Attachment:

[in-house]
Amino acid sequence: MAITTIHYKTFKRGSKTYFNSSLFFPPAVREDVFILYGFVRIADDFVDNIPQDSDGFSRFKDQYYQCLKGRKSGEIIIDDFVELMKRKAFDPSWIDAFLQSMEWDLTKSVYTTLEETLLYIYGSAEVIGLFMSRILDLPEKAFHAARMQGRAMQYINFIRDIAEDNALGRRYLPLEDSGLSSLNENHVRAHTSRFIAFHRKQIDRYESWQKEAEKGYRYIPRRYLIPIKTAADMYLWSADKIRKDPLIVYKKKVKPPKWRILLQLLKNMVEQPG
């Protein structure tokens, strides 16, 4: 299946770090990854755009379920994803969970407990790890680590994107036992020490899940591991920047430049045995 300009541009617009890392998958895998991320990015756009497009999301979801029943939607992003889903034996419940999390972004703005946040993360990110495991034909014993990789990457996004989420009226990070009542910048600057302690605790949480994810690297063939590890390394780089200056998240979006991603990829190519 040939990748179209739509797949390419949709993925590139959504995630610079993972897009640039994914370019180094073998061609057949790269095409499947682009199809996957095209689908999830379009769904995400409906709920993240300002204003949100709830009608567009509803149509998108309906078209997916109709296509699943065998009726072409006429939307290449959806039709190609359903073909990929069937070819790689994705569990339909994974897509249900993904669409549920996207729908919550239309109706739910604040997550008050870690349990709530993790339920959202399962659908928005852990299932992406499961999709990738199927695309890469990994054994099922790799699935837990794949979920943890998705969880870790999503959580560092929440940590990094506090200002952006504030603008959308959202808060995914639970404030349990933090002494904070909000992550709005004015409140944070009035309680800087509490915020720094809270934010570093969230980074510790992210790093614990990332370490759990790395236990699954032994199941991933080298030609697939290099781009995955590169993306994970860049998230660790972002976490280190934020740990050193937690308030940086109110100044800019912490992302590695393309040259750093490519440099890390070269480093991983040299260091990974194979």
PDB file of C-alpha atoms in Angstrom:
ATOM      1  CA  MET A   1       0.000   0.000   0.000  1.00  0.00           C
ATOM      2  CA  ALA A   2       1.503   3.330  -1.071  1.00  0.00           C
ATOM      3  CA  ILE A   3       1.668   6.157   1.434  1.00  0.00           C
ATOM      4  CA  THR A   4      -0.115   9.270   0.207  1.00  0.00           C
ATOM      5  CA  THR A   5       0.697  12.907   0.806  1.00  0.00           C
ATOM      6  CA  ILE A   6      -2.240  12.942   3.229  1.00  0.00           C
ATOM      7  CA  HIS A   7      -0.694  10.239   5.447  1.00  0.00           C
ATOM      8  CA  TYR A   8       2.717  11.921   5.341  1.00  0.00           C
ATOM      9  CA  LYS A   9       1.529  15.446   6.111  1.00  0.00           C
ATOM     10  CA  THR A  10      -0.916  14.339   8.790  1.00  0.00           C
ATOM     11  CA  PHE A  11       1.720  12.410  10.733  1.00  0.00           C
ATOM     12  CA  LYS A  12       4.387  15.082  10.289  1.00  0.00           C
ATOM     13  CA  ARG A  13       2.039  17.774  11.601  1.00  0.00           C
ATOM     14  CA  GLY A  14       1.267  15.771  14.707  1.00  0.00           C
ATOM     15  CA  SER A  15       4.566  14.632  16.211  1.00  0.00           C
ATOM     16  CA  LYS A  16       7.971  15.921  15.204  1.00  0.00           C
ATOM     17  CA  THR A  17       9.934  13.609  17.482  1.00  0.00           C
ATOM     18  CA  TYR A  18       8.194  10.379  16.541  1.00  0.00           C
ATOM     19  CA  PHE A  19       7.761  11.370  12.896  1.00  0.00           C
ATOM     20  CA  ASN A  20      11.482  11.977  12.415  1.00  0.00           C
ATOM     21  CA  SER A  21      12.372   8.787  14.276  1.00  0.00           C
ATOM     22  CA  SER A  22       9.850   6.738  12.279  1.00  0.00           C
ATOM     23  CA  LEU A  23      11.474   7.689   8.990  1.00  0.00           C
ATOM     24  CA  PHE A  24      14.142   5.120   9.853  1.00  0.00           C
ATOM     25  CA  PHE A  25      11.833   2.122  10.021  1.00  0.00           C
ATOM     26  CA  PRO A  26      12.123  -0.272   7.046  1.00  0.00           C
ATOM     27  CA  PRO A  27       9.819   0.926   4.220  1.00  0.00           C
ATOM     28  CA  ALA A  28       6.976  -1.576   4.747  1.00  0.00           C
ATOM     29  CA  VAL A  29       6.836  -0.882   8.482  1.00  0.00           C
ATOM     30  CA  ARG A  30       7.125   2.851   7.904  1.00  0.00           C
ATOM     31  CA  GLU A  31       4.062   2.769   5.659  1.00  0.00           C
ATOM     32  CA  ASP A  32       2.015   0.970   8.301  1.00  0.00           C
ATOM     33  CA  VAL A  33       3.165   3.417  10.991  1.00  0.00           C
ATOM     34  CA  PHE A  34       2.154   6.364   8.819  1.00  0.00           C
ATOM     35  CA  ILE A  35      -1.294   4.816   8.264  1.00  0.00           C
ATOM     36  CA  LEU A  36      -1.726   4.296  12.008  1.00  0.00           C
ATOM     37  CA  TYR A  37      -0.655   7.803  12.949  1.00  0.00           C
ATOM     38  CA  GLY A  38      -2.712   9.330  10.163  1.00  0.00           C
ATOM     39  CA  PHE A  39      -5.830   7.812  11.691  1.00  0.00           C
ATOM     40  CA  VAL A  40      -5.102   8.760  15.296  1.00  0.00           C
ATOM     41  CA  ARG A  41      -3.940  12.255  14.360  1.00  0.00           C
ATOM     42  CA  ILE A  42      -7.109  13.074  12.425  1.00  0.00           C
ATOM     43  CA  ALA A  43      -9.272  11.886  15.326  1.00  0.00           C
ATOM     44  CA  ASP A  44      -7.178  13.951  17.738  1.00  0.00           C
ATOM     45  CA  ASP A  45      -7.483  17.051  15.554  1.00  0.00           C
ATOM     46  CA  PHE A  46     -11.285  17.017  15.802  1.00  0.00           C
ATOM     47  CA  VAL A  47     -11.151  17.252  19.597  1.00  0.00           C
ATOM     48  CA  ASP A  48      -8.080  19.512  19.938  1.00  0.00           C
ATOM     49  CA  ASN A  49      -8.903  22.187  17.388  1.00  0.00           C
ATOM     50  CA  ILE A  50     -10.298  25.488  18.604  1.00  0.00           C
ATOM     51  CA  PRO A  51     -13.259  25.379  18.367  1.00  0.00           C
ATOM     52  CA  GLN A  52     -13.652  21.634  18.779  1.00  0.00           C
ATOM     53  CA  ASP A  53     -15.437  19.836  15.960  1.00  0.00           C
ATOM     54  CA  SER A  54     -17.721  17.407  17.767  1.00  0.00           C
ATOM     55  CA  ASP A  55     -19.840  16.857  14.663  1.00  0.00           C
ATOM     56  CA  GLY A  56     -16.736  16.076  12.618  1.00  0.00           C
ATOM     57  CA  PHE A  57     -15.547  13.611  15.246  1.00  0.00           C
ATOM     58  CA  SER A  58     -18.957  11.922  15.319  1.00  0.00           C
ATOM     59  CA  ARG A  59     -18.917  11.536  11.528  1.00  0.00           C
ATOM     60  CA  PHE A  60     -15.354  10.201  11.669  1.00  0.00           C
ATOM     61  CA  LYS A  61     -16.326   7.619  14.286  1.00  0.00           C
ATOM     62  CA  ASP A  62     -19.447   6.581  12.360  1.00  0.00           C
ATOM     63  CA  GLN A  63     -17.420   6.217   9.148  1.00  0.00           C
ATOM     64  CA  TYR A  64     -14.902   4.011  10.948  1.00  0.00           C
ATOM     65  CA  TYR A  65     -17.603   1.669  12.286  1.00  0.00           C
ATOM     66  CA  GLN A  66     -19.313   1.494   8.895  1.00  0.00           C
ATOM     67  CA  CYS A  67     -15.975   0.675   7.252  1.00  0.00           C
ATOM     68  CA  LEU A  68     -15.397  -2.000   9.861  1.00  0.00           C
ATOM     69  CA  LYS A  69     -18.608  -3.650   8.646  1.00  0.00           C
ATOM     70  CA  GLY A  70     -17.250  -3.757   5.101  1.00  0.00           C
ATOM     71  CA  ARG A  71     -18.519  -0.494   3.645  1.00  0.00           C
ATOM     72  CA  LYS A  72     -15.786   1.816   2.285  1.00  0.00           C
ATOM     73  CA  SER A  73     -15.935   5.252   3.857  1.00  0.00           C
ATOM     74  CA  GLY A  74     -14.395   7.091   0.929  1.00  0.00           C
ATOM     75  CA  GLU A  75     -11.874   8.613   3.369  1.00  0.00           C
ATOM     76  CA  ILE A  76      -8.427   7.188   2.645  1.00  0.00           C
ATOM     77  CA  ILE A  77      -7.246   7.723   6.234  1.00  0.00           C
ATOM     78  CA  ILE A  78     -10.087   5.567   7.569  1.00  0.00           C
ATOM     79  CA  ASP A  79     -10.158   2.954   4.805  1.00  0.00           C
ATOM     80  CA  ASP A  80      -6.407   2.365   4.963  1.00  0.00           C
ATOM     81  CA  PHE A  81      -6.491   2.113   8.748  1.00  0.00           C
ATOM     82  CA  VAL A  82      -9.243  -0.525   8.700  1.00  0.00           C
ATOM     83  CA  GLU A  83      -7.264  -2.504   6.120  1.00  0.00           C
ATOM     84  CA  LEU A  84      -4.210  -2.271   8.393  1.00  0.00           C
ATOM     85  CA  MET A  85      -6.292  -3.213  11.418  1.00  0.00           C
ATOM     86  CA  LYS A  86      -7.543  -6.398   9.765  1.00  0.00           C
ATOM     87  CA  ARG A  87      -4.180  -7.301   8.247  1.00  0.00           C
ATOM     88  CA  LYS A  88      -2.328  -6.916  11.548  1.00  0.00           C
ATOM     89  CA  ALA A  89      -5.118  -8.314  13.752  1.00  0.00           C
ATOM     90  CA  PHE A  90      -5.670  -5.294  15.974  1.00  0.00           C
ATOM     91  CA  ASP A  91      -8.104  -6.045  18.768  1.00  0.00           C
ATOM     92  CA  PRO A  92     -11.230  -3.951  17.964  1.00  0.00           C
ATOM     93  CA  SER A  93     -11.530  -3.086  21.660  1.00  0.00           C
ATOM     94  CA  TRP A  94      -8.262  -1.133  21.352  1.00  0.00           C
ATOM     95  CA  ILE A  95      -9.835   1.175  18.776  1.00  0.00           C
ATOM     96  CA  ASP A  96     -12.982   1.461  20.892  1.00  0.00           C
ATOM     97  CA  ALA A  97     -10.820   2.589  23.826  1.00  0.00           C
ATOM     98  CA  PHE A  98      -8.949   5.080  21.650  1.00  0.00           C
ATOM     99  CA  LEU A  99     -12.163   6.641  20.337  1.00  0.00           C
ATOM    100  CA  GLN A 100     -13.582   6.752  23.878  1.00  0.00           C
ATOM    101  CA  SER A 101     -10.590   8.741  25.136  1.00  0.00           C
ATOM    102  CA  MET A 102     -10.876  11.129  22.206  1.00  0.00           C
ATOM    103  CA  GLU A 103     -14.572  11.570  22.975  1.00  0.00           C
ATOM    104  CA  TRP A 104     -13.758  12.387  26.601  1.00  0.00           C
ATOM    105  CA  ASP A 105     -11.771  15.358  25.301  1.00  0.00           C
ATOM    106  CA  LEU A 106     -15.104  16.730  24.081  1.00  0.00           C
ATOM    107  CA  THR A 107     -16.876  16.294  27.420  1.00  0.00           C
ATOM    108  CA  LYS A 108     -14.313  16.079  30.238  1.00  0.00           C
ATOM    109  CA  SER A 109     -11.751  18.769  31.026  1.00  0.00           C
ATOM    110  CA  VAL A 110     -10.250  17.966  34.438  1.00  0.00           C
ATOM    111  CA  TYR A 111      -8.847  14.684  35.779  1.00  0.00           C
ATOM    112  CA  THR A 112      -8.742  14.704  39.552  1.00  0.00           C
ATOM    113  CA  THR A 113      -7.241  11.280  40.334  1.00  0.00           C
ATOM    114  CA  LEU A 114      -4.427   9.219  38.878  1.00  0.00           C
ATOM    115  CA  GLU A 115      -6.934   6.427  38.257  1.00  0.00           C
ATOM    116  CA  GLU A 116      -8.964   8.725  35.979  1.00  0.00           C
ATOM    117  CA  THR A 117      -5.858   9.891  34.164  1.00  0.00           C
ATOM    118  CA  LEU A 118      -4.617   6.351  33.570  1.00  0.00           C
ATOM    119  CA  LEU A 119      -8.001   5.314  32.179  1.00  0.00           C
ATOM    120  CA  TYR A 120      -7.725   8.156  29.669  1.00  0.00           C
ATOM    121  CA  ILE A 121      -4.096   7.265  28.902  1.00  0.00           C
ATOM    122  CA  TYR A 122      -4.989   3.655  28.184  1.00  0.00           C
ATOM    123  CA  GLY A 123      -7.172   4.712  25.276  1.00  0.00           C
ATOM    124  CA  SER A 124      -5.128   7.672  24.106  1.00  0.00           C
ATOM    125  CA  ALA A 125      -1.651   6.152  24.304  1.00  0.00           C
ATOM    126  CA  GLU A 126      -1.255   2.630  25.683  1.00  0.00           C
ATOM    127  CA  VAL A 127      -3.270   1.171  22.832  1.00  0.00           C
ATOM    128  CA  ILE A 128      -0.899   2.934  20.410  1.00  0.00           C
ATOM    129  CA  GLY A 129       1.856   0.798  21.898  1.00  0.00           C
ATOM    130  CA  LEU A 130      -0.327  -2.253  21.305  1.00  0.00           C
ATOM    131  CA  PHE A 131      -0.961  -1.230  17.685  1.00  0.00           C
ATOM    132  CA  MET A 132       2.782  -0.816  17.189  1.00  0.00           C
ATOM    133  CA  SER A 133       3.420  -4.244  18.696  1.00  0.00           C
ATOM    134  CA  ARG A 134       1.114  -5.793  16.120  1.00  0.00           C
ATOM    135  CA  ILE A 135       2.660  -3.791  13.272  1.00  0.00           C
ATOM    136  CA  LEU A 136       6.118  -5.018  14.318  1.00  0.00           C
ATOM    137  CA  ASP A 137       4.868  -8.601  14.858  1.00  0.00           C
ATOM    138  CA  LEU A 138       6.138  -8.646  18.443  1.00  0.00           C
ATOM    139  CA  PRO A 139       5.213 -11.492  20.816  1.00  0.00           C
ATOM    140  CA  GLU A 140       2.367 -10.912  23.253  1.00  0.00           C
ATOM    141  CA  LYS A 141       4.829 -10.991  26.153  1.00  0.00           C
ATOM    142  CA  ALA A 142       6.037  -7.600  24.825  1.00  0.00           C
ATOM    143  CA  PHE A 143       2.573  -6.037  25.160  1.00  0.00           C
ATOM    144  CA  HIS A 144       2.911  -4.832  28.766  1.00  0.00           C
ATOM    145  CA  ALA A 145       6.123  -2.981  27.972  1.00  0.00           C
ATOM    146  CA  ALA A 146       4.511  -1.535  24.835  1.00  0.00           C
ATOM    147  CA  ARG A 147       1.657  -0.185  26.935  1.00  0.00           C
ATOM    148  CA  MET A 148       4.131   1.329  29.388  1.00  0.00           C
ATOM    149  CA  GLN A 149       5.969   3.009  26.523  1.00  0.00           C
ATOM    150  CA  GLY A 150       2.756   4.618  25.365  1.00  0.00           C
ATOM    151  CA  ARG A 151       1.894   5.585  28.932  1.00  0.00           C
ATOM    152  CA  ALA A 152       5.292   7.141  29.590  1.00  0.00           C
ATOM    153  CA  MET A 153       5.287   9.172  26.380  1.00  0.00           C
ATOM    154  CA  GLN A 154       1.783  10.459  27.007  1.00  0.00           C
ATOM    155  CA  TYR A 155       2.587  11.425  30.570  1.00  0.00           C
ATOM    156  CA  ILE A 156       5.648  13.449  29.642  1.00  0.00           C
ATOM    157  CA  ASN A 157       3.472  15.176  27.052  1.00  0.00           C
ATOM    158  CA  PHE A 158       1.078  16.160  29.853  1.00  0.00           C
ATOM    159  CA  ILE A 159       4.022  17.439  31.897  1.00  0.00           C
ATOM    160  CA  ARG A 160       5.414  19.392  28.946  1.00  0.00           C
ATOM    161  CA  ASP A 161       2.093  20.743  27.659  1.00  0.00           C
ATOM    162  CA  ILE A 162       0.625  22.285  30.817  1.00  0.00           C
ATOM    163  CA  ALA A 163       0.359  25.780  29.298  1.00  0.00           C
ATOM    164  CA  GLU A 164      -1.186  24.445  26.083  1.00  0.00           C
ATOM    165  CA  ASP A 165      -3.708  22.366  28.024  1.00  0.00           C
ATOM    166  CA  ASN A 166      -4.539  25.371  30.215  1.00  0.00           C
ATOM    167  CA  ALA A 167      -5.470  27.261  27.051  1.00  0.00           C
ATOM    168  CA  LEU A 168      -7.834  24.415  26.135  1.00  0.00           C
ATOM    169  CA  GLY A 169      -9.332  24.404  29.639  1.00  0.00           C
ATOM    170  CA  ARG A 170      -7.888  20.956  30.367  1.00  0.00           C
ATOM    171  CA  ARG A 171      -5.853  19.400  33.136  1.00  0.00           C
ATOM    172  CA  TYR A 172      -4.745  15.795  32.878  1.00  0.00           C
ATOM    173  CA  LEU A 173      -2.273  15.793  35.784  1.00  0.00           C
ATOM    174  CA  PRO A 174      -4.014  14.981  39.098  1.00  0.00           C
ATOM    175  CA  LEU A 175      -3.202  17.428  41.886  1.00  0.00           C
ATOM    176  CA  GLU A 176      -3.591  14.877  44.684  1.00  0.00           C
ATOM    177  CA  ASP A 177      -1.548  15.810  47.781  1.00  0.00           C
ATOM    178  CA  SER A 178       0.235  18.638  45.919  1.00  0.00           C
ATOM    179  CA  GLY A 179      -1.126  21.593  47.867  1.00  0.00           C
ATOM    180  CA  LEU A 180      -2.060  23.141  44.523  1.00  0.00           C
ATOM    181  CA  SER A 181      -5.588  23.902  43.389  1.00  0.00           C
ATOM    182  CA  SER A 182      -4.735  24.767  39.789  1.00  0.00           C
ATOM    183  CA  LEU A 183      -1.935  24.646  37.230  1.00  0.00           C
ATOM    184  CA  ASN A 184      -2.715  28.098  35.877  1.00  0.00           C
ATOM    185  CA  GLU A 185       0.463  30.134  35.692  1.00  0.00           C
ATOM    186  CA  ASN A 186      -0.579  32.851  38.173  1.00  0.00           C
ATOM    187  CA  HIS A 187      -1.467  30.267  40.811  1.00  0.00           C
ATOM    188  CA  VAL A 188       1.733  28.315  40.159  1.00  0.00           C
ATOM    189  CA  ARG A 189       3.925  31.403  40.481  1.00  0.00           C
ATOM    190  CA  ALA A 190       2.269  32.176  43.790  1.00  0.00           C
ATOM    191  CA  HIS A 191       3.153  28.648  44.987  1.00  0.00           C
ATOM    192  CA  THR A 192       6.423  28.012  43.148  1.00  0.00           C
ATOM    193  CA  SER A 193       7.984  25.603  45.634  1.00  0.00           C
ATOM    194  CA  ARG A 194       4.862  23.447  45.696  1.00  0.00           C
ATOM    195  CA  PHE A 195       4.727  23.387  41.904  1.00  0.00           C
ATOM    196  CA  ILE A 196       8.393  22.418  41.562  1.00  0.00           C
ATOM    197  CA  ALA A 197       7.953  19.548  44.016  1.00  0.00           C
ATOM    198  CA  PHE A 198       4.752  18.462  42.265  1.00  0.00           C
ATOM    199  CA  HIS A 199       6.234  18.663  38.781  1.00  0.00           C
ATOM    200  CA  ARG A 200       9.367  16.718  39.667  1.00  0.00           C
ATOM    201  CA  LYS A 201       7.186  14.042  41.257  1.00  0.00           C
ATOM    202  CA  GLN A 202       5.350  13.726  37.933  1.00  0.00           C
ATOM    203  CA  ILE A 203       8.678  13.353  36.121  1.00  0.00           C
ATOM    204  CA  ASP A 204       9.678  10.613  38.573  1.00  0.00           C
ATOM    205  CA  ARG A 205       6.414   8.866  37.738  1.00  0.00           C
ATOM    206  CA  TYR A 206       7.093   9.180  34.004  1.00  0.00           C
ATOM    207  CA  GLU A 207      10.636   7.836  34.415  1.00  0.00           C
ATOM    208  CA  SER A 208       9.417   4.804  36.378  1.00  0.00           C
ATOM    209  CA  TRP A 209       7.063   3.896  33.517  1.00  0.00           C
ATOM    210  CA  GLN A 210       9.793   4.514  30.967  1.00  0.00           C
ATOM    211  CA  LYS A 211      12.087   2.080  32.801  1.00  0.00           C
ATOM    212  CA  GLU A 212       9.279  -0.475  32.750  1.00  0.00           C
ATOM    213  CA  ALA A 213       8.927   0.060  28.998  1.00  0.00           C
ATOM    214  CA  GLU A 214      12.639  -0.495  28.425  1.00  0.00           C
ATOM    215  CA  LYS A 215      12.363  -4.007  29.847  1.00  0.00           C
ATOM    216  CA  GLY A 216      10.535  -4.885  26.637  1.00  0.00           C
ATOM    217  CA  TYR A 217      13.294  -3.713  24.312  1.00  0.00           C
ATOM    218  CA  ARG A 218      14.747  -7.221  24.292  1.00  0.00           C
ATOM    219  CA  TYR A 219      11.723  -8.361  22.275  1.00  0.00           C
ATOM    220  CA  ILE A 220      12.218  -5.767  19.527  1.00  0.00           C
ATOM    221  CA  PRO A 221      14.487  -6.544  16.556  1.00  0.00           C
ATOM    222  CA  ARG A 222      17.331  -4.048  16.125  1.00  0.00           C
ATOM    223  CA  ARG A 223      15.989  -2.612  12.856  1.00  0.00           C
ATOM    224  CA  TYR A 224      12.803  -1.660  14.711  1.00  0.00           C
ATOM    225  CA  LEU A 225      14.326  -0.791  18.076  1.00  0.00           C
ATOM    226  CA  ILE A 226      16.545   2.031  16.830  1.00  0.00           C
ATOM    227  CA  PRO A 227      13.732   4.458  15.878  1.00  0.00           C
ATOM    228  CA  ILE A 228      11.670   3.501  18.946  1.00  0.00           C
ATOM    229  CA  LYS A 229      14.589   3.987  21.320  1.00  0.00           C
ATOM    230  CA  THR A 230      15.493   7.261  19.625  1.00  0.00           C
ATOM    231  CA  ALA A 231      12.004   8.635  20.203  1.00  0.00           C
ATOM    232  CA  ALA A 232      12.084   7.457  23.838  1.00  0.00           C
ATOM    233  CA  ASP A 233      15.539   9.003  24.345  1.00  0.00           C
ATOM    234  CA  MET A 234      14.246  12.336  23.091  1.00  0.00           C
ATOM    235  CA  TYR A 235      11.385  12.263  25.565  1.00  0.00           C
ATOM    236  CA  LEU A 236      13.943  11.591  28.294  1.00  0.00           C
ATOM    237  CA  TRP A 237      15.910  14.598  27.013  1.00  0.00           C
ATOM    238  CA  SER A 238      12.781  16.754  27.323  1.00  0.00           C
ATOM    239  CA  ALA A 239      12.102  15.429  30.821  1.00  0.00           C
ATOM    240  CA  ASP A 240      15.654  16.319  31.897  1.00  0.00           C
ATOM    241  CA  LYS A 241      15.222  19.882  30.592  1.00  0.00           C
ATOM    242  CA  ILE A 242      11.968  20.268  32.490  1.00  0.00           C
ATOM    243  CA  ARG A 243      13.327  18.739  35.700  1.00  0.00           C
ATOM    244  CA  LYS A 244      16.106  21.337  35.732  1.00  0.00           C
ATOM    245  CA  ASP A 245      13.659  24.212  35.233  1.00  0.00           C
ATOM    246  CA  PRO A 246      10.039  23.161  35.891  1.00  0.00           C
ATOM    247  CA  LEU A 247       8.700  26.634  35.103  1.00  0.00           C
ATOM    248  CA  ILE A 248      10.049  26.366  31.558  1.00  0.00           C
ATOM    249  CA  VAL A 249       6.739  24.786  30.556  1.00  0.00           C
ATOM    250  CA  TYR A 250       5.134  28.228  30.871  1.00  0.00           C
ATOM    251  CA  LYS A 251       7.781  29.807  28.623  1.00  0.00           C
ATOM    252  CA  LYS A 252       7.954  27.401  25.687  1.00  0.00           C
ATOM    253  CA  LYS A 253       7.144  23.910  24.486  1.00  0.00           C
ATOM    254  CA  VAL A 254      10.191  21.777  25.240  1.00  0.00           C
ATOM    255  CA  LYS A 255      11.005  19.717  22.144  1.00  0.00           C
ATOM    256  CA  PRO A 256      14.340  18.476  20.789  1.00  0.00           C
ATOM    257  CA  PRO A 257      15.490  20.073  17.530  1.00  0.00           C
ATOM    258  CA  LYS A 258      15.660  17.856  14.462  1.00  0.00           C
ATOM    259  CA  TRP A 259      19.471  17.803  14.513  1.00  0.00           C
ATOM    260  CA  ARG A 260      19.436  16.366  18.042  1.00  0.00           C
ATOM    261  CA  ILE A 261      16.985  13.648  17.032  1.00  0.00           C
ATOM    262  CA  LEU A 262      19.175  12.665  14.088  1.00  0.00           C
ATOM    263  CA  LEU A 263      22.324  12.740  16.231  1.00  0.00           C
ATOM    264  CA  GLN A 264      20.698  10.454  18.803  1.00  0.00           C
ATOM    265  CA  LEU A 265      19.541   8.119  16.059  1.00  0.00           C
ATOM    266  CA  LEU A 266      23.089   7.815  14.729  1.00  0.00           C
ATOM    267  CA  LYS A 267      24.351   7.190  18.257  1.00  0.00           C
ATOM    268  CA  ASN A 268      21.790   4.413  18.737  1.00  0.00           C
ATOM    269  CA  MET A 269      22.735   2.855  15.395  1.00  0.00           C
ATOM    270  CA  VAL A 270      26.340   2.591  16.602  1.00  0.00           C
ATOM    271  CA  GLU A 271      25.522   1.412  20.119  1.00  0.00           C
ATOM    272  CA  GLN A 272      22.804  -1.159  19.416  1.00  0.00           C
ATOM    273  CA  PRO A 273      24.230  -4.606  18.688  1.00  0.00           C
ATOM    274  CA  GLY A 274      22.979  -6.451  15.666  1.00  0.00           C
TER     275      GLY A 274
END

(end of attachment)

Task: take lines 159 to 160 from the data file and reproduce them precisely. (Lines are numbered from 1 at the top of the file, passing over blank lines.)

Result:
ATOM    155  CA  TYR A 155       2.587  11.425  30.570  1.00  0.00           C
ATOM    156  CA  ILE A 156       5.648  13.449  29.642  1.00  0.00           C